Sustainable catalyst for polyester recycling could revolutionise the fashion industry.
Researchers in Denmark have cooked up a solution for recycling mixed polyester fabric by heating the textile with hartshorn salt, ammonium bicarbonate NH4HCO3 – a traditional leavening agent, also known as bakers ammonia.
The team at the University of Copenhagen opted to tackle blended cotton and polyethylene terephthalate (PET) – a complex material that is difficult to recycle (ACS Sustainable Chemistry & Engineering, doi: 10.1021/acssuschemeng.3c03114).
In 2020 alone, over 109m t of textile fibre were made, with polyester accounting for 52% and cotton 24% of volume. Yet less than 20% of textile waste is recycled, the researchers note. Cotton-polyester blends are especially challenging, interweaving a natural plant material with a synthetic polymer.
Chemical recycling is one way to solve this problem, says JiWoong Lee, the organic chemist at Copenhagen who led the research. Most chemical recycling involves elevated temperatures of 160 to 220°C and metal catalysts – rather than more benign enzymes – which then must be removed from the process during a purification step.
‘We use simple compounds like ammonia and carbon dioxide, says Ji-Woong Lee. ‘Both are gas molecules and so after the reaction they evaporate. This allowed the researchers to capture and re-use these simple catalysts.
The researchers submerged a t-shirt in ethylene glycol – a nonpurified solvent that can be bought in a hardware store. They added ammonium bicarbonate and heated the reagents for 18-24 hours under mild conditions of pH 7-8 and 160°C.
The CO2 produced triggers the activation of the ester functional groups on PET, while NH3 activates the hydroxyl groups on ethylene glycol. This is the first demonstration, say the researchers, of a synergistic effect of catalytic CO2 and an amine in glycolysis.
The combination causes glycolytic breakdown of PET to generate high purity bis(hydroxyethyl)terephthalate (BHET), an oligomer of terephthalic acid monomer and ethylene glycol. BHET can be used in existing PET manufacturing processes or for making polyurethane foams, copolyesters or acrylic coatings.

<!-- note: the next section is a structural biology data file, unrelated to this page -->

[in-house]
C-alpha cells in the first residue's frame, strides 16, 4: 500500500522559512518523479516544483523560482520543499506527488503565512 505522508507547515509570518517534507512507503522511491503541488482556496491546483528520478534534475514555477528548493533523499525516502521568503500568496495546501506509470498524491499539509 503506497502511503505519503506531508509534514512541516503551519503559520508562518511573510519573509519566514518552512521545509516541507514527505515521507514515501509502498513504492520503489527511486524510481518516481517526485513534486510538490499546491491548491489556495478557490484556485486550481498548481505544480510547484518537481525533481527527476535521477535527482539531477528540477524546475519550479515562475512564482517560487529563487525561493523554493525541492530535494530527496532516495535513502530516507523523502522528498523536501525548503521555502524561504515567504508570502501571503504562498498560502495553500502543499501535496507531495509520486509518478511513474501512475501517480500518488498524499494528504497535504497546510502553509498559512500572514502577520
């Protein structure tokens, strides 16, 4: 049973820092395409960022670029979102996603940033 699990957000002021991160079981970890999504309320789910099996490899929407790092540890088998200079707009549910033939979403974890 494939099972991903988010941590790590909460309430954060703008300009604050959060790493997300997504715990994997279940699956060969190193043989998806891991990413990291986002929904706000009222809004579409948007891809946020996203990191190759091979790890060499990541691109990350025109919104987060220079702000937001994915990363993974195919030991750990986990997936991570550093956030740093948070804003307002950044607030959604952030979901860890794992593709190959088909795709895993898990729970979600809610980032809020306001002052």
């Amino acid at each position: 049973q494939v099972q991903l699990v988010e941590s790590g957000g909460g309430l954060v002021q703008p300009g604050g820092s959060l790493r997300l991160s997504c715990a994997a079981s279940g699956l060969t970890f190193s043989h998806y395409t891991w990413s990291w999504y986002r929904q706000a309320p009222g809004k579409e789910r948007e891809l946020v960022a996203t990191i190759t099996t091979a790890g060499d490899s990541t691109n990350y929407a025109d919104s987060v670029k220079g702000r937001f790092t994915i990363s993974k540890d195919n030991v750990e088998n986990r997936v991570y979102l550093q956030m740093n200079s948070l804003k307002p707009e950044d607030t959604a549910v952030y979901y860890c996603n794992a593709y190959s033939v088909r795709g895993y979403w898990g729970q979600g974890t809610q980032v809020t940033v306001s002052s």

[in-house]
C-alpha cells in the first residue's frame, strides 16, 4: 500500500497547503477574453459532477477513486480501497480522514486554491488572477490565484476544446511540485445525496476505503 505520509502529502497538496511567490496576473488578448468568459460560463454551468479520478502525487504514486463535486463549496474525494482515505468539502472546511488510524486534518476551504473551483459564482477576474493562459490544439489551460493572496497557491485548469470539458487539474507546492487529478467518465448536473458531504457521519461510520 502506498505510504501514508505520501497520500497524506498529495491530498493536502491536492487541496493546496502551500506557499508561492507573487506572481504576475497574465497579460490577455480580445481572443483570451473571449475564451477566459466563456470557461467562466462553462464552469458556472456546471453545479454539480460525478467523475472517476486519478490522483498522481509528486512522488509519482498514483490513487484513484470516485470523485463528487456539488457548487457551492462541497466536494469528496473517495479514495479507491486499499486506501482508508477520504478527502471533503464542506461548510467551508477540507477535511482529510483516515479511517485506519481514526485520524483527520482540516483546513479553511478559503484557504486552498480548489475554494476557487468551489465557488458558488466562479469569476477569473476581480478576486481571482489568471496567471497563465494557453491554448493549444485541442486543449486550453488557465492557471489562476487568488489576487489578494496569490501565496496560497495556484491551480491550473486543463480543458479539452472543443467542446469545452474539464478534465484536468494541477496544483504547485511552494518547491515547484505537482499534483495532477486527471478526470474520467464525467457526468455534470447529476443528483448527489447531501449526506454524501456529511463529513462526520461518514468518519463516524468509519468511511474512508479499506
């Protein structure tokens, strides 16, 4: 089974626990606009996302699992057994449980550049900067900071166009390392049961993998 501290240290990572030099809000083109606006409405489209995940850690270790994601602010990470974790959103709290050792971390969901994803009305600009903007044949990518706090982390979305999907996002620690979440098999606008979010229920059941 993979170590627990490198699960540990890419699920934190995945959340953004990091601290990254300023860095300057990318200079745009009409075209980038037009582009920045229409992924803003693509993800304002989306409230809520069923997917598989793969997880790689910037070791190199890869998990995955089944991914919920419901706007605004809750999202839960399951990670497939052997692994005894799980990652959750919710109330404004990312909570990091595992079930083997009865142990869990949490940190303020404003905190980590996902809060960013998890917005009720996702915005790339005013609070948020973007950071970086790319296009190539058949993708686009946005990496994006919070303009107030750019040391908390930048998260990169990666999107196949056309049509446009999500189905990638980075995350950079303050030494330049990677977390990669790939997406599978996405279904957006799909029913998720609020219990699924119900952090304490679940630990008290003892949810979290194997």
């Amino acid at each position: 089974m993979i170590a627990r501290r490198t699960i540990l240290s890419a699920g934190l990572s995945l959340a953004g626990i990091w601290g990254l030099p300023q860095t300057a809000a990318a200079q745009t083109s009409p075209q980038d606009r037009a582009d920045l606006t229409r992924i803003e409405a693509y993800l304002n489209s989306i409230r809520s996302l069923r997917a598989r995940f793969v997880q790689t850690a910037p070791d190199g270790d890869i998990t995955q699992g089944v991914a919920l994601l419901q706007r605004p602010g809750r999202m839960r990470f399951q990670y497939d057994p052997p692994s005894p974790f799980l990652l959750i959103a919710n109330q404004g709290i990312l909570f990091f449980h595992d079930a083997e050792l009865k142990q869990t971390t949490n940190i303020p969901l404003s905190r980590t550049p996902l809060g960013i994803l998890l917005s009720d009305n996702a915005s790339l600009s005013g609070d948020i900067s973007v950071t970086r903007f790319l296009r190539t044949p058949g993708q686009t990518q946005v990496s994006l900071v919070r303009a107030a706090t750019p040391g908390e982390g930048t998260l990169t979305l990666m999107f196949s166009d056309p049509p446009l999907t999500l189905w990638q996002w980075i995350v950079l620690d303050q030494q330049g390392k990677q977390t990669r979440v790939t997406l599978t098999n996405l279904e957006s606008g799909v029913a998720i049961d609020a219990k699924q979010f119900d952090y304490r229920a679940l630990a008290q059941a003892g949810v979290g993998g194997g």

According to the study's author, this approach paves the way for large-scale chemical recycling and the upcycling of blended composites and PET-containing waste. Especially attractive was that the cotton fabric was not significantly hydrolysed; usually, under acidic conditions cotton and other cellulose-based materials are prone to degradation via hydrolysis.
Lee says that the group now aims to lower the reaction temperature, to generate higher quality cotton, and to replace ammonia with a superior base catalyst.
‘This work has two interesting features, says Susannah Scott, Chair of sustainable catalytic processing at the University of California, Santa Barbara, US. ‘The catalytic depolymerisation of the PET component leaves the cotton mostly intact, and the catalyst itself does not contaminate the BHET product because both ammonia and CO2 are highly volatile and easy to remove.’
There is a lot of interest in recycling mixed fabrics. Japanese fibre manufacturer Teijin Frontier reported earlier in 2023 it had developed a new processing agent to remove polyurethane from used polyester clothing.
‘A lot of people are working on chemical recycling of PET, but the catalyst they are using here is a little bit different, says Fergal Byrne, a chemist and cofounder of Addible, a startup company in Ireland that focuses on green chemistry for recycling processes. He describes the conversion rate with the ammonium biocarbonate catalyst of roughly 80% as good, though not great.
‘Im skeptical of this entire approach, says Byrne. ‘These are multi-step chemical processes that are expensive and require a lot of energy, while PET itself is very cheap. Companies are continuing to focus on such catalytically driven recycling processes for PET.
‘I dont think it will be commercialised for any significant volumes, although it might be useful for making particularly high-quality PET, adds Bryne. His company is partnering with a textile company to advance its own recycling strategy for stretchy polyurethane fabrics using an in-house database of green solvents that can be blended to achieve desired properties.
Scott is more impressed. ‘Bases like ammonia are actually well-known to promote PET transesterification, she notes. ‘It's surprising that including CO2, an acid, makes the ammonia work so much better. Nonetheless, ‘the sheer volume of textiles we need to recycle will require catalysts that are robust, inexpensive, selective, and fast. The authors' catalyst combination is all of these except fast’, says Scott. ‘A commercial process will need to be faster.’